The skilful hand of author Juli Zeh is evident throughout this masterful novel, as the conventional tale of a middle-aged, middle-class father out for a New Year’s Day cycle shifts into a dark psychological fairy tale.
Henning has a good life, working from home much of the time in order to share parenting duties with his wife Theresa. But he’s increasingly behind at work, and it feels like it’s been ages since he’s seen friends, read a novel, or just had time to sit and think. Still, he loves his children, he and Theresa get along for the most part, and he is basically content.
Henning wakes up on New Year’s Day resolved to make good on his resolution to start cycling again. The family are on holiday on Lanzarote, and Theresa has been admonishing him for not using the bike he has rented for their stay. He decides to cycle to the village of Femes, a short stretch up a steep incline. When he finally makes it to the top of the mountain, he reaches the village but doesn’t encounter a soul. He drags himself up to a house farther up the road before collapsing in the heat. A woman finds him and gives him water and food. She shows him the house, which seems somehow familiar. It triggers a memory, buried in his subconscious: when he was a boy, his mother and father left him and his sister alone in that same house for three days.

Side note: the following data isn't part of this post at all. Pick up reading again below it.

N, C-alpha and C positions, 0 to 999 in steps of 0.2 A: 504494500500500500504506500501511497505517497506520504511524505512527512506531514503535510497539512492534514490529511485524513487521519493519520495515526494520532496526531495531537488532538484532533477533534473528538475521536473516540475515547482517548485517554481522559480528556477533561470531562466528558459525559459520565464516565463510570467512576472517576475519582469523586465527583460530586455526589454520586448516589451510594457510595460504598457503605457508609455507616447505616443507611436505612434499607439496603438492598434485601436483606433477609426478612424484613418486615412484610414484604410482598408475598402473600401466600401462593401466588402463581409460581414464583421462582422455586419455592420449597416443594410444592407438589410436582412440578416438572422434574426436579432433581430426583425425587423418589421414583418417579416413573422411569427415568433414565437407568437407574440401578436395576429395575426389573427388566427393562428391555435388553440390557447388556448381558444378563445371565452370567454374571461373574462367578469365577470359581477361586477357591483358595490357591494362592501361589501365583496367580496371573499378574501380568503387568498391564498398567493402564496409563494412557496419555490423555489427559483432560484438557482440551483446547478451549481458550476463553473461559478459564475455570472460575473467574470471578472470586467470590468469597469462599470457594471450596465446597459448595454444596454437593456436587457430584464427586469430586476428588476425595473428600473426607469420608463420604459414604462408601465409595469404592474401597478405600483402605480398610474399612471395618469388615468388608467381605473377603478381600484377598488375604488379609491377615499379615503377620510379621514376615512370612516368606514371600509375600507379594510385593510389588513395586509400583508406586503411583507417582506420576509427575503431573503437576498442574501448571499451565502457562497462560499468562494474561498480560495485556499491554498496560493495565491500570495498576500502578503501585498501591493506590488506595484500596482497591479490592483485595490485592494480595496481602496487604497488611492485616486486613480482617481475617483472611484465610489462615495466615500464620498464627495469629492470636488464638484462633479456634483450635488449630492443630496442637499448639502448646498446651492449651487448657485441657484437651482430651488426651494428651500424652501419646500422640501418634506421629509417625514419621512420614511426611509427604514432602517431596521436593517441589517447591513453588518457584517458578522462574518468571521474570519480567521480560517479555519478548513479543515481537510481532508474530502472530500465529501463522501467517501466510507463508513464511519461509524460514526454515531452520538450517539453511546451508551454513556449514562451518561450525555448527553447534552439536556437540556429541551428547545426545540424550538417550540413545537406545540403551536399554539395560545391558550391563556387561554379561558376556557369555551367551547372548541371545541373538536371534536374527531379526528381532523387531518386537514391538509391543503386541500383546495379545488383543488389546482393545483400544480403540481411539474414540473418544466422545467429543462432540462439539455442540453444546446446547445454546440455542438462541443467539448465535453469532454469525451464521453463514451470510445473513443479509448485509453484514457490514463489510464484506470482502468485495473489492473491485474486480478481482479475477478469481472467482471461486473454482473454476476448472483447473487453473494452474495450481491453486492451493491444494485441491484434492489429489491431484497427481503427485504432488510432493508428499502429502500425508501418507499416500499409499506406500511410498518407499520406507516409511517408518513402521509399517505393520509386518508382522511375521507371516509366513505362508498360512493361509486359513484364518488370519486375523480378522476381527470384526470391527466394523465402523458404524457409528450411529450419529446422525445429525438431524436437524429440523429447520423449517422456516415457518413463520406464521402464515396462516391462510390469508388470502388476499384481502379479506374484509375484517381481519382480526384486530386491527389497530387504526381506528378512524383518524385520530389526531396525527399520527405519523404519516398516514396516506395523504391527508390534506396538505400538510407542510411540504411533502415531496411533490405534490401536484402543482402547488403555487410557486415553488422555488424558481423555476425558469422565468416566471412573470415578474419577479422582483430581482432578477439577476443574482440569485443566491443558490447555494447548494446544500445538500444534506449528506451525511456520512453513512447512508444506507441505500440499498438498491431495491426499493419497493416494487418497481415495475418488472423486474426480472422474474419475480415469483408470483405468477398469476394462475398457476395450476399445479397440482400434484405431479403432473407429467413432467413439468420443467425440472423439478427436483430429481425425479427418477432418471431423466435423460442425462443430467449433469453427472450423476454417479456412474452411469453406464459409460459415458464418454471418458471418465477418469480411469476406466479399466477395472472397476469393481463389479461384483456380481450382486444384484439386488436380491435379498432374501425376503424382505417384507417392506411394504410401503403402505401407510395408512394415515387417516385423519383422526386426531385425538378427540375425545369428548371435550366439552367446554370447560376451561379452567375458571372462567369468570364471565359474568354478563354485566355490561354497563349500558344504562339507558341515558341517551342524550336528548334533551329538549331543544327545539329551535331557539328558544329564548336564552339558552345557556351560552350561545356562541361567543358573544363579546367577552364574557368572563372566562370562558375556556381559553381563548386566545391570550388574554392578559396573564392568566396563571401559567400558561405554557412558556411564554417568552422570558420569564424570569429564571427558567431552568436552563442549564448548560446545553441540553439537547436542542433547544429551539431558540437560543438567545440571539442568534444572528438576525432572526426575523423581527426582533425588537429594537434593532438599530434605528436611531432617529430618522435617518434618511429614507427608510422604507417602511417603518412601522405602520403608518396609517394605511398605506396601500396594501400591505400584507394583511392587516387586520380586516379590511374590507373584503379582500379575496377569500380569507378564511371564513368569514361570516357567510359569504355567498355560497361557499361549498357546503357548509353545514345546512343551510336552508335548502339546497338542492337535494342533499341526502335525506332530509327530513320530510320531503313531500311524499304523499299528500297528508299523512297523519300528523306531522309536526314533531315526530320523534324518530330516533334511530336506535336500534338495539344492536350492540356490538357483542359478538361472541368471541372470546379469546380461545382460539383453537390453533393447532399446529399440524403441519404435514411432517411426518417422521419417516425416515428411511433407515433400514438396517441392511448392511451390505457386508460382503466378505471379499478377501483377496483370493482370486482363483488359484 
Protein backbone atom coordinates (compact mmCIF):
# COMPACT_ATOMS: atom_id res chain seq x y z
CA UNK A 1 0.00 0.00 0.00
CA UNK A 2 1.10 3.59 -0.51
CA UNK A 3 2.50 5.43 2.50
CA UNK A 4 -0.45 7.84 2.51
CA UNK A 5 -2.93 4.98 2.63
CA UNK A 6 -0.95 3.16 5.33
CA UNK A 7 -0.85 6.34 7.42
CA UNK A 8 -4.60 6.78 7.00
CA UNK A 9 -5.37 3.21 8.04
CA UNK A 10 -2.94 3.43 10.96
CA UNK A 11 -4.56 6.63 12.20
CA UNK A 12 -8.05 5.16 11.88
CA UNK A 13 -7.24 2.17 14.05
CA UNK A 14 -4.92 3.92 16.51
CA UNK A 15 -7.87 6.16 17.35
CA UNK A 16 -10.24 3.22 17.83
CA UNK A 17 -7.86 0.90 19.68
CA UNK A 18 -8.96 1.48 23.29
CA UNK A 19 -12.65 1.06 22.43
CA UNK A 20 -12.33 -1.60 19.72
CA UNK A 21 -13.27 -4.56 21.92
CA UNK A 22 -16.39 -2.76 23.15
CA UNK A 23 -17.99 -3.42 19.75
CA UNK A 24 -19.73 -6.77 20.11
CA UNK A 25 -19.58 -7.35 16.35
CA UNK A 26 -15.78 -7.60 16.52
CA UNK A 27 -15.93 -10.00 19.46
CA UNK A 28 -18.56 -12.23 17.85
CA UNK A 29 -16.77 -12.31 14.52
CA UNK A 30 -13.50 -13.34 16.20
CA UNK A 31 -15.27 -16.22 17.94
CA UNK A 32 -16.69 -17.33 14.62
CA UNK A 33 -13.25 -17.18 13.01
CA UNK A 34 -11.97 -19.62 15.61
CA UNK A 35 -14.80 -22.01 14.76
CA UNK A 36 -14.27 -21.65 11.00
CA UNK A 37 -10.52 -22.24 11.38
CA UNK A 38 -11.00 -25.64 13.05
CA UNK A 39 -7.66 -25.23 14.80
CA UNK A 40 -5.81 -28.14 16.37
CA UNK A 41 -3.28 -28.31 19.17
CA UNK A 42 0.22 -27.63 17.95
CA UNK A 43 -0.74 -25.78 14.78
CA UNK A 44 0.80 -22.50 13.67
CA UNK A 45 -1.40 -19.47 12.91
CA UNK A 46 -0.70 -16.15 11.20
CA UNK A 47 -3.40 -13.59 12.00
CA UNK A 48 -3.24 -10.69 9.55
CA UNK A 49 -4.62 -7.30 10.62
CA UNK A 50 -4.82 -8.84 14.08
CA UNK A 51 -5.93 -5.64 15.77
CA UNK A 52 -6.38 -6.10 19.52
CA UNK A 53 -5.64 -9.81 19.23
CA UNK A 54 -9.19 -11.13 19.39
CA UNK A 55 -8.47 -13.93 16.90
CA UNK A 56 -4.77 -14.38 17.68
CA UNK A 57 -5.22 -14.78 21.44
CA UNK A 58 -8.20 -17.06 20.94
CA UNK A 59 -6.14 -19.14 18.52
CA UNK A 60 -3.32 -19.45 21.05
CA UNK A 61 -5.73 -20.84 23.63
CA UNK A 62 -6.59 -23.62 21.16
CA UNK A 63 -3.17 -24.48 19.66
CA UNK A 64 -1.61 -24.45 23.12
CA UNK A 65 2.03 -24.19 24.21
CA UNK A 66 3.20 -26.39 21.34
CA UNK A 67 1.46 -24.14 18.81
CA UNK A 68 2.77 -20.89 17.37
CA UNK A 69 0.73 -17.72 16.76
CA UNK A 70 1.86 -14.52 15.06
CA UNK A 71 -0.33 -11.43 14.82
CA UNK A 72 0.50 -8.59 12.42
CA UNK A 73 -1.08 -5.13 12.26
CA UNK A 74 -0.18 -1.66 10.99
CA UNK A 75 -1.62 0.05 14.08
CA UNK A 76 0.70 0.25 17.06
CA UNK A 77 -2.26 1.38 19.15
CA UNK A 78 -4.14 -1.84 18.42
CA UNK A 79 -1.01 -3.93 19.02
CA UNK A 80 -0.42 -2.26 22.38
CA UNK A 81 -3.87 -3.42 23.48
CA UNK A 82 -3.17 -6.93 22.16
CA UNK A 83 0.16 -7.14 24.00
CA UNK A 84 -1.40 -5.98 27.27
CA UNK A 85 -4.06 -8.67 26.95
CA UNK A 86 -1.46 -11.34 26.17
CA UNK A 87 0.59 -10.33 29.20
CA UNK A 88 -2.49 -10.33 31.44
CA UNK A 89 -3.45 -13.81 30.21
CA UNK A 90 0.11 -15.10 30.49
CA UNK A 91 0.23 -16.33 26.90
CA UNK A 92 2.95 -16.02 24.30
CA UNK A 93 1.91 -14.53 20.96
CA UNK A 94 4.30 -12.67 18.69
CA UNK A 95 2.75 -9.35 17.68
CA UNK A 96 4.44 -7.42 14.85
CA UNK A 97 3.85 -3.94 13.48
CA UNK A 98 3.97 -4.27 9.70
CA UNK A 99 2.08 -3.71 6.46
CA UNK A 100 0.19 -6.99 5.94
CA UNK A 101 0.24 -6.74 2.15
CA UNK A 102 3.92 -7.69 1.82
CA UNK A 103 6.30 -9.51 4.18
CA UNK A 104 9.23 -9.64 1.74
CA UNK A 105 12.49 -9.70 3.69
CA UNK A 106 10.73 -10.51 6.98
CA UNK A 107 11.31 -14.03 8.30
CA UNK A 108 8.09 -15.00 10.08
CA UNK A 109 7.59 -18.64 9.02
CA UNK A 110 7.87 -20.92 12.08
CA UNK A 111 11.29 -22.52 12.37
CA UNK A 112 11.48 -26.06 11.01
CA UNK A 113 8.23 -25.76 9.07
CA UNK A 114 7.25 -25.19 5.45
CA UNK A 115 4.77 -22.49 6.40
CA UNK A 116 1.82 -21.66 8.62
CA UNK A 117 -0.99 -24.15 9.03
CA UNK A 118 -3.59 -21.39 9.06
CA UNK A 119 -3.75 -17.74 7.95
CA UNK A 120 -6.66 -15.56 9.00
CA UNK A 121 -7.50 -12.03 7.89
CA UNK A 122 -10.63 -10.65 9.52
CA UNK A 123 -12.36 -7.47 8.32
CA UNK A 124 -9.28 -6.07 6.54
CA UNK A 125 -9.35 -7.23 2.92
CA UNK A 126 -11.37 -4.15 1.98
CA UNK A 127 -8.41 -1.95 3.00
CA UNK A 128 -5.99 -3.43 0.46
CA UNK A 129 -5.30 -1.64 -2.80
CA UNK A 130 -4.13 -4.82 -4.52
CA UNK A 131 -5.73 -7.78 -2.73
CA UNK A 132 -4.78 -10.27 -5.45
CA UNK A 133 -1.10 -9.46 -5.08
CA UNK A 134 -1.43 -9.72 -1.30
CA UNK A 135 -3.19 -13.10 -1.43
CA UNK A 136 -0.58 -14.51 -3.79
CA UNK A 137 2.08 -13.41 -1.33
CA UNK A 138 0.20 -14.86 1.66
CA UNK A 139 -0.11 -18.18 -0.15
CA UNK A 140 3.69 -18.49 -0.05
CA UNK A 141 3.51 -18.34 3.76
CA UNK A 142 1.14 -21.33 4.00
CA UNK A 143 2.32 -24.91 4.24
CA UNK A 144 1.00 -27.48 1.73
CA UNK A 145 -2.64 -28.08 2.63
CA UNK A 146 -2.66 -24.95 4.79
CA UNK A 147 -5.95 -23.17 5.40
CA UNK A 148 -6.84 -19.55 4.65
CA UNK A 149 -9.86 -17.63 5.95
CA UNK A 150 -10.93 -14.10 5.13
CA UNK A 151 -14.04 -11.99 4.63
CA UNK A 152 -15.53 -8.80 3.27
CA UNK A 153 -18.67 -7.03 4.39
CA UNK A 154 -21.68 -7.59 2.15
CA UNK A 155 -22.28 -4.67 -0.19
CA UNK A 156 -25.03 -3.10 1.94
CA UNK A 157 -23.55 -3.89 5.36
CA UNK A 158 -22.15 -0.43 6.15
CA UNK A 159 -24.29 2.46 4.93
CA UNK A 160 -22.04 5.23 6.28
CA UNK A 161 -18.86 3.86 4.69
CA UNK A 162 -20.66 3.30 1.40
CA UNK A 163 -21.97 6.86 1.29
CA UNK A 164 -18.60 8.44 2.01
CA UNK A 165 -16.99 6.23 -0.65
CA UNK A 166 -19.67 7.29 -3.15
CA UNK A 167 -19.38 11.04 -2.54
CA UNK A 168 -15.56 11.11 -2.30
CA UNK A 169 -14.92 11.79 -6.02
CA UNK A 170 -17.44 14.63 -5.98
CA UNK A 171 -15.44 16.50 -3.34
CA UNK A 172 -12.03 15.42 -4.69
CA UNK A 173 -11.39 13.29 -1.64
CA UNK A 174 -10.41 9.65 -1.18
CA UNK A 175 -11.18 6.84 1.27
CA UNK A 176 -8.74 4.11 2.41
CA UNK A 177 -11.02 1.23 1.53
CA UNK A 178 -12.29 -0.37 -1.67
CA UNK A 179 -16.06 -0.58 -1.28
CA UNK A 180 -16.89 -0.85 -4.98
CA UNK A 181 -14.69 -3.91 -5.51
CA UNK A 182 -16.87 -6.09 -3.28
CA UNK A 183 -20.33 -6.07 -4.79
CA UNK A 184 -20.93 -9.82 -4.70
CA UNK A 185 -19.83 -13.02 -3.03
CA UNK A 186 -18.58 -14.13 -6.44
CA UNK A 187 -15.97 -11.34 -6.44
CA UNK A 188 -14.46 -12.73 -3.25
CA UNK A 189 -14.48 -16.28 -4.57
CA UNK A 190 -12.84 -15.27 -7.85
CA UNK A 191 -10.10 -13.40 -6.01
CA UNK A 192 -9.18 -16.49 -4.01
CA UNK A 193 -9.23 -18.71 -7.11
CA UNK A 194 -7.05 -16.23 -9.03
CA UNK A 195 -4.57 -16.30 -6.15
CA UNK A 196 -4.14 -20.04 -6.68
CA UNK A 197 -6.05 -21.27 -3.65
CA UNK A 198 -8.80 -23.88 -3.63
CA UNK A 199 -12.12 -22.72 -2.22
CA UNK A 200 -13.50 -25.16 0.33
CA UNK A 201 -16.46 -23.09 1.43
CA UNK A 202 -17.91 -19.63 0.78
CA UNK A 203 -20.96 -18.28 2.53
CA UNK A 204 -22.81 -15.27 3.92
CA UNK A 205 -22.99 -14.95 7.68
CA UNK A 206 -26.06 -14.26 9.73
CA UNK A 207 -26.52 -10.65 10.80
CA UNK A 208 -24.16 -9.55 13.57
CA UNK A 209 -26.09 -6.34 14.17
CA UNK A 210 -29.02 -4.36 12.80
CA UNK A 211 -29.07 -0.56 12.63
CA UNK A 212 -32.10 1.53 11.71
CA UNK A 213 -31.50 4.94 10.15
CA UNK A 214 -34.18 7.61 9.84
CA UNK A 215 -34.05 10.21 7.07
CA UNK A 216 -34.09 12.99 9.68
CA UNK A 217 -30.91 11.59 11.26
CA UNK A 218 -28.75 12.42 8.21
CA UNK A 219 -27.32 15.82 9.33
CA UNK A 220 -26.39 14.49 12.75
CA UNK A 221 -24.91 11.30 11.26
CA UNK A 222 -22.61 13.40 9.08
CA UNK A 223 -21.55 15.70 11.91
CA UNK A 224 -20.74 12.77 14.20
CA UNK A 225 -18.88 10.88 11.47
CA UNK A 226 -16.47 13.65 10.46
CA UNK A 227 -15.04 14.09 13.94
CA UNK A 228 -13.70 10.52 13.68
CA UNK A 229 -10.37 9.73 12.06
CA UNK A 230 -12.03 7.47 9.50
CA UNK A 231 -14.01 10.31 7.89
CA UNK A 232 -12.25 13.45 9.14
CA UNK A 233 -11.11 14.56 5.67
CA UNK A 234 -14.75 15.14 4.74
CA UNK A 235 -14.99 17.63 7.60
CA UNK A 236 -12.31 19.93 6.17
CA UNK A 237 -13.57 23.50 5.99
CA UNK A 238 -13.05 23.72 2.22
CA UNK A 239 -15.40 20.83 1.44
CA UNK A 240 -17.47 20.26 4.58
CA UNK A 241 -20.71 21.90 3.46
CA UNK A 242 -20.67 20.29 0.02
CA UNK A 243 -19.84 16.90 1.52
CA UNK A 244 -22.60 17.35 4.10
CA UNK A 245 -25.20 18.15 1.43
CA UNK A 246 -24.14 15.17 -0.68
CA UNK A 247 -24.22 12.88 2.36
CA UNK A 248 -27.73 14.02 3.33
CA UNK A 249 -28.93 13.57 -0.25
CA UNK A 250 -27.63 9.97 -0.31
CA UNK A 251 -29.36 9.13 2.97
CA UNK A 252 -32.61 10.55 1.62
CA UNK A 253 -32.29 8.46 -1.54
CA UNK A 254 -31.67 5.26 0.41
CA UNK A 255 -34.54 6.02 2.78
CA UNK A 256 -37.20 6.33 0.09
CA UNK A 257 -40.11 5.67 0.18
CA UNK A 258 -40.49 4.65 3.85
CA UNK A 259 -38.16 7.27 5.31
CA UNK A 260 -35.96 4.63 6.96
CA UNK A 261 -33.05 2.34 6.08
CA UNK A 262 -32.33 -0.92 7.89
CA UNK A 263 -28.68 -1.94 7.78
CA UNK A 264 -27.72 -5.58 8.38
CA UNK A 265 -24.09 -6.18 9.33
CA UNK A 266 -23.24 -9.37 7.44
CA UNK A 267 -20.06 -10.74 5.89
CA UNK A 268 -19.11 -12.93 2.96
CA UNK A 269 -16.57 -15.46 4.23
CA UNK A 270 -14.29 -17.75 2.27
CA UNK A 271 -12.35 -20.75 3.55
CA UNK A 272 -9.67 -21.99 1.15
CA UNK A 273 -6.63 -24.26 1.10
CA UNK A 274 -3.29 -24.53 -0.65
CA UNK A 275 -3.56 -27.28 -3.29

The second half of the novel recalls the three days Henning and his sister Luna spent alone in the family’s rented house in Lanzarote, revealing the distressing circumstances of their abandonment. Henning is about five years old and Luna is two. This section, related in a third-person narration that is closely aligned with Henning’s child’s perspective, expertly captures his fear and despair at his parents’ absence. These feelings are compounded by his worry that he is failing them by not taking care of Luna, by not keeping the house clean, by not going to bed at the right time.
Henning’s concerns about his increasing workload and financial insecurity are relatable in our current cultural moment, and the gradual pivot from everyday realism to surreal horror, recalling Elena Ferrante’s The Days of Abandonment or Martin Scorsese’s film Shutter Island, is highly compelling. New Year is an impressively original book whose elegant construction testifies to Zeh’s writerly prowess.